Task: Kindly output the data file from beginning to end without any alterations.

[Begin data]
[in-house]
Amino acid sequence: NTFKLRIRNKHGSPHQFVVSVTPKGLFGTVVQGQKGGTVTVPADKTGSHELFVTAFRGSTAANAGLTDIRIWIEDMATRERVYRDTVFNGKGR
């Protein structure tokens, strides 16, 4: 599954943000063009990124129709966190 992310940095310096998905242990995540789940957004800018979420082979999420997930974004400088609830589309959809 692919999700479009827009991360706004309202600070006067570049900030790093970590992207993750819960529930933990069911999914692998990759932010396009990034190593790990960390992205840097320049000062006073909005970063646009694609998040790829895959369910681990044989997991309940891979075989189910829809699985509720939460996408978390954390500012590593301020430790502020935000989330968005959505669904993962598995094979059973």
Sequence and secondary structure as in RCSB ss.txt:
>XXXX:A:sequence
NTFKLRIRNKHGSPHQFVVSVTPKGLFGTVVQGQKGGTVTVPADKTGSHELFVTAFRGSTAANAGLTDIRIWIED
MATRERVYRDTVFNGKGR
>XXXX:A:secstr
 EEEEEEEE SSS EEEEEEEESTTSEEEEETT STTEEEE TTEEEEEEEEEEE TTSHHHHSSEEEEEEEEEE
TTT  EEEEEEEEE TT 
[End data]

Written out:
[in-house]
Amino acid sequence: NTFKLRIRNKHGSPHQFVVSVTPKGLFGTVVQGQKGGTVTVPADKTGSHELFVTAFRGSTAANAGLTDIRIWIEDMATRERVYRDTVFNGKGR
């Protein structure tokens, strides 16, 4: 599954943000063009990124129709966190 992310940095310096998905242990995540789940957004800018979420082979999420997930974004400088609830589309959809 692919999700479009827009991360706004309202600070006067570049900030790093970590992207993750819960529930933990069911999914692998990759932010396009990034190593790990960390992205840097320049000062006073909005970063646009694609998040790829895959369910681990044989997991309940891979075989189910829809699985509720939460996408978390954390500012590593301020430790502020935000989330968005959505669904993962598995094979059973």
Sequence and secondary structure as in RCSB ss.txt:
>XXXX:A:sequence
NTFKLRIRNKHGSPHQFVVSVTPKGLFGTVVQGQKGGTVTVPADKTGSHELFVTAFRGSTAANAGLTDIRIWIED
MATRERVYRDTVFNGKGR
>XXXX:A:secstr
 EEEEEEEE SSS EEEEEEEESTTSEEEEETT STTEEEE TTEEEEEEEEEEE TTSHHHHSSEEEEEEEEEE
TTT  EEEEEEEEE TT 